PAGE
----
Creating an effective monetization strategy requires a multi-dimensional game plan, a game plan involving (1) acquisition considerations; (2) campaign costs; (3) revenue potential, taking into account the (i) market landscape and (ii) importance of the read; (4) assessments regarding the (i) strength of the read; (ii) claim construction positions; (iii) validity, including (a) forum considerations and (b) strength assessments; (5) filing strategies; and (6) compelling story telling.
In this post, I’ll be discussing (5) filing strategies.
As a patent holder, your venue selection (i.e., the district court in which you file your complaint) is your battleground. It will be the forum in which you litigate issues of claim scope, infringement, validity, and enforceability.
A monetization strategy may be a total success or failure, depending on the forum–select your venue carefully.
Factor in the following considerations when selecting your venue: (1) transfer risk; (2) risk of stayed litigation; and (3) plaintiff/defendant deference re: claim constructions.
(1) Transfer Risk
If you file in any district court, you’ll always risk the defendant successfully transferring the case to another district.
If you’re transferred to another district, you’ll fight your battle in the defendant’s home territory and it’ll increase your costs.
Even worse, if you file lawsuits against various defendants and a number of them transfer their respective cases to forums across the country, you’ll fight your war on multiple fronts—avoid this at all costs.
For the forum you contemplate in which to file, how have judges in that district ruled on motion to transfers? What factors caused them to keep or transfer cases?
All motions to transfer are decided on a balancing test—are there enough factors in your favor to win a motion to transfer in that district?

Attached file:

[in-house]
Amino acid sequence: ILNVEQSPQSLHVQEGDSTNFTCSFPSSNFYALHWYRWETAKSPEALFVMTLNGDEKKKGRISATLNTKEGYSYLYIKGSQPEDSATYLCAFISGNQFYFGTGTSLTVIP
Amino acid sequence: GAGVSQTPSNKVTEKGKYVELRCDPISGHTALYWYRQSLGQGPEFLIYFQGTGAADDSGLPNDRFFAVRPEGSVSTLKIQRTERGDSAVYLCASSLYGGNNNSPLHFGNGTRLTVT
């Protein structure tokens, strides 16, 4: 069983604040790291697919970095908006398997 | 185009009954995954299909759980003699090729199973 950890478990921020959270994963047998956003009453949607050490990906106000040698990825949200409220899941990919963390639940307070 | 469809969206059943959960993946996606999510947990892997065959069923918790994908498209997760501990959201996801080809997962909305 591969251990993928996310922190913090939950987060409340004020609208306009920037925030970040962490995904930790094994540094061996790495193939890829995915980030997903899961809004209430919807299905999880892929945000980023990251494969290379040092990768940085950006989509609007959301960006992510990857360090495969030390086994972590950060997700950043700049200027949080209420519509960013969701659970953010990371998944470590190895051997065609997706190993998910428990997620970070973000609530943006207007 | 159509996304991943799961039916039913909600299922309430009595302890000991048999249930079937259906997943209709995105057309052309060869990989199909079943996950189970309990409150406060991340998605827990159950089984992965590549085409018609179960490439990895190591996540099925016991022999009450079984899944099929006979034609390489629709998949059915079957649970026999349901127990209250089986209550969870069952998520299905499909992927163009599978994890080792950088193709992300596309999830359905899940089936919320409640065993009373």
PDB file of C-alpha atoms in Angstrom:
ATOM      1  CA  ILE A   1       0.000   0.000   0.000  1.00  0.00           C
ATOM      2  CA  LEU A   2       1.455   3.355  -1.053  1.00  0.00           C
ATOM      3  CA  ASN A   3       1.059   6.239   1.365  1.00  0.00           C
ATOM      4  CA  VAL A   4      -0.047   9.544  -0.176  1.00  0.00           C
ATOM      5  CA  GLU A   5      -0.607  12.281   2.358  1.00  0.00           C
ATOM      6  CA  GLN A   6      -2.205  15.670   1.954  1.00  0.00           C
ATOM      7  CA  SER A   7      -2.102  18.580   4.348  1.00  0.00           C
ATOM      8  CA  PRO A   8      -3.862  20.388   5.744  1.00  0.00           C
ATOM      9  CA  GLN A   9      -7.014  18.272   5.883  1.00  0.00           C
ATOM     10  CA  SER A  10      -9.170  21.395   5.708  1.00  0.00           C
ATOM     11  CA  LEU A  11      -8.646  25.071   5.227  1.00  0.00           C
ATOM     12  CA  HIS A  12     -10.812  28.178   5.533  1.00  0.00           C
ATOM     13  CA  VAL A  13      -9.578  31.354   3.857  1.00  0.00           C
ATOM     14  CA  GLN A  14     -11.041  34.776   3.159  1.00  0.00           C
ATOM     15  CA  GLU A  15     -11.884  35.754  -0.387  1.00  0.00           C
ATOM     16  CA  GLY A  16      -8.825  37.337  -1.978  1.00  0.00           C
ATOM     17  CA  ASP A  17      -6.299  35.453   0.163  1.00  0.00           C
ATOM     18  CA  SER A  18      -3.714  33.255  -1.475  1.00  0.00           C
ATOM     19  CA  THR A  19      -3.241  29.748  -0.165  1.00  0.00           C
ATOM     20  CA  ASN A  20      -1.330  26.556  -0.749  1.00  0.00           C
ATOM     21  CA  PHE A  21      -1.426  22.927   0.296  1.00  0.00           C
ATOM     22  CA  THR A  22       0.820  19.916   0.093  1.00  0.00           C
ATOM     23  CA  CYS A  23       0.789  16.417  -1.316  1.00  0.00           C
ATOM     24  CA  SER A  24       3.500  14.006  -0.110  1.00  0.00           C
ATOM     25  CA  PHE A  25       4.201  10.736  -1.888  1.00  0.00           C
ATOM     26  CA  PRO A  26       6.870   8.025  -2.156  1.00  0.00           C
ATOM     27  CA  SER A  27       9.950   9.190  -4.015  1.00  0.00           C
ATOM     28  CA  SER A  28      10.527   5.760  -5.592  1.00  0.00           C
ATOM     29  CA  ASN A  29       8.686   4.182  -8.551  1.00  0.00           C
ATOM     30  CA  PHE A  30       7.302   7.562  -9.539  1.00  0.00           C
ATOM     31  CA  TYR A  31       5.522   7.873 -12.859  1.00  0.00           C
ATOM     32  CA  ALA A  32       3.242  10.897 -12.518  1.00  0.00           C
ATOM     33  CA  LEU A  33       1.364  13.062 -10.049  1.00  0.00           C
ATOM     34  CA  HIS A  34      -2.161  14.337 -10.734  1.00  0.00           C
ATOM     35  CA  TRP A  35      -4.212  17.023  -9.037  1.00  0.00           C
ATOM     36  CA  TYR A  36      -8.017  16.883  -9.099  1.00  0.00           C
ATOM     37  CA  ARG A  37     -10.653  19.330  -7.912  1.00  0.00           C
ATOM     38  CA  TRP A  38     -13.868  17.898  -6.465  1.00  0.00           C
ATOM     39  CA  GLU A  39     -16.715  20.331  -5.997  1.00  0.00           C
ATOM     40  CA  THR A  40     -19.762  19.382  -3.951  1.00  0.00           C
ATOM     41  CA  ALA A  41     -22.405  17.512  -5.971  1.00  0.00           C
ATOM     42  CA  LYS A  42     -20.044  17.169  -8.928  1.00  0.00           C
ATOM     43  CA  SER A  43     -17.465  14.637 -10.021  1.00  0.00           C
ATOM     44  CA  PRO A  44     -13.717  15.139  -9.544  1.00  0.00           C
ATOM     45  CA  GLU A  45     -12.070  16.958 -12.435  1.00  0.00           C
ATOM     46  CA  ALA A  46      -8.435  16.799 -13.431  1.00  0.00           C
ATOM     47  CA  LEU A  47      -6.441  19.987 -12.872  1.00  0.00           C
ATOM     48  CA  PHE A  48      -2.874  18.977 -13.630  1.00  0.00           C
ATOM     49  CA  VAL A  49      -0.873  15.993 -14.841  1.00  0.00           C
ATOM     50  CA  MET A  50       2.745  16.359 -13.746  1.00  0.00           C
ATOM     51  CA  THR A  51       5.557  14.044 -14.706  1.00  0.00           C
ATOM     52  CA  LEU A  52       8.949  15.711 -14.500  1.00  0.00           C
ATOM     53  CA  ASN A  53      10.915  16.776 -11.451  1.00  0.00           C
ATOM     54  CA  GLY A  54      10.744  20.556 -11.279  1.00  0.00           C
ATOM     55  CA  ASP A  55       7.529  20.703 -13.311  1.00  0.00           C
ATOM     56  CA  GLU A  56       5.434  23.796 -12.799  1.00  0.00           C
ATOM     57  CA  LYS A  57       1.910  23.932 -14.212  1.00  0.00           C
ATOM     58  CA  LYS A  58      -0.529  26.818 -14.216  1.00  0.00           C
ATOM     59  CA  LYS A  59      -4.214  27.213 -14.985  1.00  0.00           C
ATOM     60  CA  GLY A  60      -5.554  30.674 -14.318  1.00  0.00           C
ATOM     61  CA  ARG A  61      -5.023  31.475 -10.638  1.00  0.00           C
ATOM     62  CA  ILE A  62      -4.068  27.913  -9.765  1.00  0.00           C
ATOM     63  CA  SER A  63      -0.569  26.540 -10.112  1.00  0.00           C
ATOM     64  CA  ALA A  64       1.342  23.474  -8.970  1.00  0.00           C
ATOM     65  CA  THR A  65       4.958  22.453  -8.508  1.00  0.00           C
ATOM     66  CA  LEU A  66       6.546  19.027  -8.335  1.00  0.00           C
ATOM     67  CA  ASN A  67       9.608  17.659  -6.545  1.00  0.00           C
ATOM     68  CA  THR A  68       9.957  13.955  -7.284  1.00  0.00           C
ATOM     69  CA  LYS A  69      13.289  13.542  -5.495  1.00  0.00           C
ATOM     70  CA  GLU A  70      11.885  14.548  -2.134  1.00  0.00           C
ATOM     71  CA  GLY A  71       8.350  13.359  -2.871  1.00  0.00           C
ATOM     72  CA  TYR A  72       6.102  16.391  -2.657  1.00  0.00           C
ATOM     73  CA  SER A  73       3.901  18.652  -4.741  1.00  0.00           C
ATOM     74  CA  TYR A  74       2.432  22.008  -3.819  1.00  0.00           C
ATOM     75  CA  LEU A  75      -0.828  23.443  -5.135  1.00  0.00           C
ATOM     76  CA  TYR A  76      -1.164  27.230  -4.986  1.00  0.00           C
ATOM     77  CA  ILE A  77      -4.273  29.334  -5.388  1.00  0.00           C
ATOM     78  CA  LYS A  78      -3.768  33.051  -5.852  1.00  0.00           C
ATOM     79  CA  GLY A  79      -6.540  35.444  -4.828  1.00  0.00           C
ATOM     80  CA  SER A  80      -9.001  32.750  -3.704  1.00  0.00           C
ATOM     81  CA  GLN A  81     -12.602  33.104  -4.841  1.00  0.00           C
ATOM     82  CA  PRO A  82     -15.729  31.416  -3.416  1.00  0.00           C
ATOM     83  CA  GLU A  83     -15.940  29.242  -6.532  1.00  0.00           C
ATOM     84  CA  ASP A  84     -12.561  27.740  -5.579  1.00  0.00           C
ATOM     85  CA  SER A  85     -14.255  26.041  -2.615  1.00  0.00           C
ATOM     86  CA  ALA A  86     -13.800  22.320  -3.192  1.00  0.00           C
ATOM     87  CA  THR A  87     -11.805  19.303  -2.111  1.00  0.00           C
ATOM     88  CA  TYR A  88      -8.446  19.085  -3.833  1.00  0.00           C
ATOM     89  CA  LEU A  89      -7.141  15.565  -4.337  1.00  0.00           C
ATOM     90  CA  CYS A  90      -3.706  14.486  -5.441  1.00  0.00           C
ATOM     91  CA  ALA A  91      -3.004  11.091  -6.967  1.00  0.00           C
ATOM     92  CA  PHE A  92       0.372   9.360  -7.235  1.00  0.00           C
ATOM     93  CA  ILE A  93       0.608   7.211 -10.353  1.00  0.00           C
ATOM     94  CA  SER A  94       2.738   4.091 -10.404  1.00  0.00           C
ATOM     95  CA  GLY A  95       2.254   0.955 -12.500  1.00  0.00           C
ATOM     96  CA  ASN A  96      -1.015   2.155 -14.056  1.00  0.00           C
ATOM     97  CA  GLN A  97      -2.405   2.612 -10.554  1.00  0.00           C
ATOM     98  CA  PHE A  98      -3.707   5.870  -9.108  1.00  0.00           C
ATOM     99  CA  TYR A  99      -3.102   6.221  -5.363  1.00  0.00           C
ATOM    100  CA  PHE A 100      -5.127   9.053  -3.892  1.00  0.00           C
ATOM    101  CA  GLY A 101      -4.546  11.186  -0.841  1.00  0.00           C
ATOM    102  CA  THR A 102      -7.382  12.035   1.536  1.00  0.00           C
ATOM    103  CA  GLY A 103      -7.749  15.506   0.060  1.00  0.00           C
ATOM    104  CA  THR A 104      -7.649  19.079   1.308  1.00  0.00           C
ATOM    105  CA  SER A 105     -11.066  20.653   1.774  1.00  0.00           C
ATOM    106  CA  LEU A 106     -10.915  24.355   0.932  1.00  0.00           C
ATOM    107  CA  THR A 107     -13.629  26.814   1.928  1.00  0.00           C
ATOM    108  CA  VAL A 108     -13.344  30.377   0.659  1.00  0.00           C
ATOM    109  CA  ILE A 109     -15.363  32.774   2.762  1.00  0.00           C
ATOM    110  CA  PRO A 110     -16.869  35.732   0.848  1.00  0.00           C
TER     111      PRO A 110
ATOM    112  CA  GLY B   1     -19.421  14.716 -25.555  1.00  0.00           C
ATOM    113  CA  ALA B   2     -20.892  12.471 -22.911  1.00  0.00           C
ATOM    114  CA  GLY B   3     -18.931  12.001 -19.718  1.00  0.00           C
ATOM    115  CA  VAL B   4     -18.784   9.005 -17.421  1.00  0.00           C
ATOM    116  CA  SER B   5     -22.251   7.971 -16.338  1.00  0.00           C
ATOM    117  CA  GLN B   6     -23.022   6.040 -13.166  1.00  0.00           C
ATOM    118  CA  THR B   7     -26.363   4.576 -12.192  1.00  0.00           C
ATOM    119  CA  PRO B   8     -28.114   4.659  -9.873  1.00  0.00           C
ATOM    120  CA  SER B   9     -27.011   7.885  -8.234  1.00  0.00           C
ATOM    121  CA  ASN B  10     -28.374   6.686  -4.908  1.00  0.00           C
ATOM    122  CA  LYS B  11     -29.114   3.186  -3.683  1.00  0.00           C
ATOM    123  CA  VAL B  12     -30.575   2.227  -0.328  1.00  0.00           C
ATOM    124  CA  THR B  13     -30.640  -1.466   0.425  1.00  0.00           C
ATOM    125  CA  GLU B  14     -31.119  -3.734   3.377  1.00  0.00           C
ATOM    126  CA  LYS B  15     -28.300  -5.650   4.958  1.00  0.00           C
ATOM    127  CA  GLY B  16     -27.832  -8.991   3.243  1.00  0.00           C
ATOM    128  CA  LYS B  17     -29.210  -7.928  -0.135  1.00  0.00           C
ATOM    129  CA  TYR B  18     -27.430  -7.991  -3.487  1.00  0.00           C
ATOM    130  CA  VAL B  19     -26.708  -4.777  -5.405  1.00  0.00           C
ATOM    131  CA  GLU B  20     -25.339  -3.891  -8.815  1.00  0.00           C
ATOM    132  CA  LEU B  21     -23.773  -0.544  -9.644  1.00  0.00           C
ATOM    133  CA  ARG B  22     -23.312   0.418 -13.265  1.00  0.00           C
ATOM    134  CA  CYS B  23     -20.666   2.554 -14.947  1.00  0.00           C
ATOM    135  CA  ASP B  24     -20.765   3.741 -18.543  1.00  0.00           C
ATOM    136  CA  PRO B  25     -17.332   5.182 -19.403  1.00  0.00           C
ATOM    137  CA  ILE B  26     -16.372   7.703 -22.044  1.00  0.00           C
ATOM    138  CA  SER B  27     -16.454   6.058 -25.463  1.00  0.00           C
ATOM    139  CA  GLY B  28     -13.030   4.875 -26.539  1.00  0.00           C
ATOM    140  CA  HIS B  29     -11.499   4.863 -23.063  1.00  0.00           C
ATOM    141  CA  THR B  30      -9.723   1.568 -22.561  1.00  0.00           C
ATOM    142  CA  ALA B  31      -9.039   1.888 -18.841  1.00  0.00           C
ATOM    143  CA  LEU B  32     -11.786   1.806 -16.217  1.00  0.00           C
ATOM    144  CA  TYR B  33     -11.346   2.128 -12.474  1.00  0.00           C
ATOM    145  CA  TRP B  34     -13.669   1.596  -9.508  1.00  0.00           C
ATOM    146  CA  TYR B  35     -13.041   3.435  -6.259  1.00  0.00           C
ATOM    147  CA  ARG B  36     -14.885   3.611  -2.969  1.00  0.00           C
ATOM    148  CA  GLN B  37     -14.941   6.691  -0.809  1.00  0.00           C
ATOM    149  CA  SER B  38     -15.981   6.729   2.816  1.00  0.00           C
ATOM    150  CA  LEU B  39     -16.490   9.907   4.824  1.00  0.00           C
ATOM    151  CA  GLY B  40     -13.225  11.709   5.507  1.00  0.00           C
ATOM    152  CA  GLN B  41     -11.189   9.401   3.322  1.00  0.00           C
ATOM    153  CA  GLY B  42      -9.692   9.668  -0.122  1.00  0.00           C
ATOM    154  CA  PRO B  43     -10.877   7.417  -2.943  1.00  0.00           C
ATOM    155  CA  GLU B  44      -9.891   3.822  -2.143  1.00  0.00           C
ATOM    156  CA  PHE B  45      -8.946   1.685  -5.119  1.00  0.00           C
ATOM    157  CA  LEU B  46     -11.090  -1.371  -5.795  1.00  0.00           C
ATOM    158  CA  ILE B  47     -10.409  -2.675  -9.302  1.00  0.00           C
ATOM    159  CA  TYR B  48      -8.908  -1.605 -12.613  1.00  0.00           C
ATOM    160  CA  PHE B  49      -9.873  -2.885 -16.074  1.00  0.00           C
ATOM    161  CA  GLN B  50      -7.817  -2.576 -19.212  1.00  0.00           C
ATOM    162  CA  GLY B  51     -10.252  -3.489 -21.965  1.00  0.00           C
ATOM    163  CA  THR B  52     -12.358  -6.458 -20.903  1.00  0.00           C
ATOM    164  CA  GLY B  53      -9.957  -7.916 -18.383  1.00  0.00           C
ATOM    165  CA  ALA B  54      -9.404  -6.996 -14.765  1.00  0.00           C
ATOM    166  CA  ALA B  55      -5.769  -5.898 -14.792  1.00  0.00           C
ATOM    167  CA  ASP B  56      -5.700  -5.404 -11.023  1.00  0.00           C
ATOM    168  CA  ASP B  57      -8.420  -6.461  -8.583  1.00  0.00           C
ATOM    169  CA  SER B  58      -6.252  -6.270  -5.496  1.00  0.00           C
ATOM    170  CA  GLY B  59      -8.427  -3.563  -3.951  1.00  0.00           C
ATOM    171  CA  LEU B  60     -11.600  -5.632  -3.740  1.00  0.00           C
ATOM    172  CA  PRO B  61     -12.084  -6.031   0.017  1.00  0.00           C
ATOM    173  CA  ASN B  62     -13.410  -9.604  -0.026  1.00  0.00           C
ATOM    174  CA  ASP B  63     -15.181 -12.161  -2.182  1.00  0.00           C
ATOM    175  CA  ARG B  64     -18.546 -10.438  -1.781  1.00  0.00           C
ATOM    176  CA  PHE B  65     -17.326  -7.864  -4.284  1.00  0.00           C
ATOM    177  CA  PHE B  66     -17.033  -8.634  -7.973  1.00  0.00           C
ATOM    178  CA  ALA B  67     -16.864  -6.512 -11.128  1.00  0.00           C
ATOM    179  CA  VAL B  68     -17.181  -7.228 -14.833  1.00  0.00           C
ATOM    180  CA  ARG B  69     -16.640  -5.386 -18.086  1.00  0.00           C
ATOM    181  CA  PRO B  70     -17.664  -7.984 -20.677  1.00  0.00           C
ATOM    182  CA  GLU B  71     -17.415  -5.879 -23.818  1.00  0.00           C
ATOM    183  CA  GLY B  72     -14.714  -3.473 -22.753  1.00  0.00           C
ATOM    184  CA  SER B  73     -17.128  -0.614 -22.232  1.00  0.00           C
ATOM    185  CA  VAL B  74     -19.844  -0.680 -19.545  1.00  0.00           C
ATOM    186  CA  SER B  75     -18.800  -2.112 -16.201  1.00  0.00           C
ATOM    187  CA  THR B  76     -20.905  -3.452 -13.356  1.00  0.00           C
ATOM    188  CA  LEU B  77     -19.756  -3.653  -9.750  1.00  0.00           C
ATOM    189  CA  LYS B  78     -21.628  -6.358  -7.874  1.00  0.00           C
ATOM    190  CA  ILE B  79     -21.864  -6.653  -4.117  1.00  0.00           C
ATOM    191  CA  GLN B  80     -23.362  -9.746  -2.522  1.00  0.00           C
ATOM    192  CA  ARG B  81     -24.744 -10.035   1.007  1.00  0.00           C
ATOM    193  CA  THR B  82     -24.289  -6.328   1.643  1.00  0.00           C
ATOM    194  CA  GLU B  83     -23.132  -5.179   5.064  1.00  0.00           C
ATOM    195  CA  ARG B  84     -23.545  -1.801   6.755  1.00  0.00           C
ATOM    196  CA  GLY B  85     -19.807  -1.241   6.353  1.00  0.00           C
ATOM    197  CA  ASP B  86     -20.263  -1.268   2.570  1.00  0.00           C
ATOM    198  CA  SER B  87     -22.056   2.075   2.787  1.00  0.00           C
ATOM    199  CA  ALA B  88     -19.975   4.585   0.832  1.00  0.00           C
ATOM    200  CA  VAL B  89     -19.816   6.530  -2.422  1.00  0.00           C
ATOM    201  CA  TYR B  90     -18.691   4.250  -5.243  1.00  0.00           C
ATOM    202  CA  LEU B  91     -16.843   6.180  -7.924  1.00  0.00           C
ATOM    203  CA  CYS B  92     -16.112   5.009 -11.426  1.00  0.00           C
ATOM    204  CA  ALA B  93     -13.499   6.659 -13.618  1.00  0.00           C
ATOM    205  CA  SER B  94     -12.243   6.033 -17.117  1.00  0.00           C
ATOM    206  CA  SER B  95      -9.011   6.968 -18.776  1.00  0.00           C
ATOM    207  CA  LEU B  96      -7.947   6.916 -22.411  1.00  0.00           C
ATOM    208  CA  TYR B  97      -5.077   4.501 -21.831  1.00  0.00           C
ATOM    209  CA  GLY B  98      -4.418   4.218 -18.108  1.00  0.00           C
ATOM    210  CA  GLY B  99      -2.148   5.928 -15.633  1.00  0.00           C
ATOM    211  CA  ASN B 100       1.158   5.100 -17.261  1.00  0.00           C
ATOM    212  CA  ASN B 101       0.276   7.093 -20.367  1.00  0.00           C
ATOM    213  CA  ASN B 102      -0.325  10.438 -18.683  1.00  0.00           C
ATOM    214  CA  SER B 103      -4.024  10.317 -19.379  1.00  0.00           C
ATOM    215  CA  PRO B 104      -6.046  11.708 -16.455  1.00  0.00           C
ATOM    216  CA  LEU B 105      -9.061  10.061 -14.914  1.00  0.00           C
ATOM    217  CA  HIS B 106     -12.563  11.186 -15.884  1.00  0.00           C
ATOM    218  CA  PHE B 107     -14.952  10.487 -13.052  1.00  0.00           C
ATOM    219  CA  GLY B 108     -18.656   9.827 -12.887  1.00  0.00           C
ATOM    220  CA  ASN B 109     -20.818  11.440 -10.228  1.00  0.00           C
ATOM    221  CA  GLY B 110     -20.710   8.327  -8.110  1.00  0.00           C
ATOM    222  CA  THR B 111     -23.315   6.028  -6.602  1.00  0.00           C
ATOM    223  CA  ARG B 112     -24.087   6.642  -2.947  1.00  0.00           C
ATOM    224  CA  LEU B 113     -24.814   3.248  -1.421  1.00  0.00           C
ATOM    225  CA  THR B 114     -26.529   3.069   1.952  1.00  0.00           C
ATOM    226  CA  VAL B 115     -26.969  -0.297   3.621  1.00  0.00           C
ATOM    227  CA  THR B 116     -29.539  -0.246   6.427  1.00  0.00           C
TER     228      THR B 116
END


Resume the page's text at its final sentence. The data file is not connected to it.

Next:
(2) Risk of Stayed Litigation
When patent holders initiate lawsuits in district court, a common strategy amongst defendants is to challenge the validity of the patents in an alternate forum—typically in the patent office with a reexamination proceeding or, more recently, in a parallel trial with an Inter Partes Review.
In doing so, defendants concurrently file a motion to stay the litigation, pending the outcome of validity rulings from the reexamination or Inter Partes Review—the argument: if the alternative forum invalidates the patents, there will be no need for the district court to expend resources trying the case.
Stays are detrimental to your monetization campaign—it will stall time-to-money for several years and nullify your litigation leverage. .
For the forum you contemplate in which to file, how have judges in the district ruled on motion to stays? If judges in the district routinely grant stays, avoid the district.
(3) Plaintiff / Defendant Deference re: Claim Constructions
Determining claim scope is a legal matter decided by a judge (during the Markman hearing and subsequent Markman order). Some judges are deferential to patent holders, while others are not. File in district courts in which the judges are deferential to plaintiffs.
For the district in which you plan to file, review the Markman orders issued by its judges. For each judge, ask yourself the following:
a. For the claim terms in dispute, do the judges have a tendency to side with the plaintiff’s construction or the defendant’s?
b. To what extent do the judges add in limitations from the specification or file history?
c. To what extent do the judges limit claim scope due to written-description or enablement requirements?
If judges have a tendency to side with defendants’ proposed constructions, add in limitations from the specification or file history, or limit claim scope due to written-description or enablement requirements, they are likely deferential to the defendants—avoid these districts.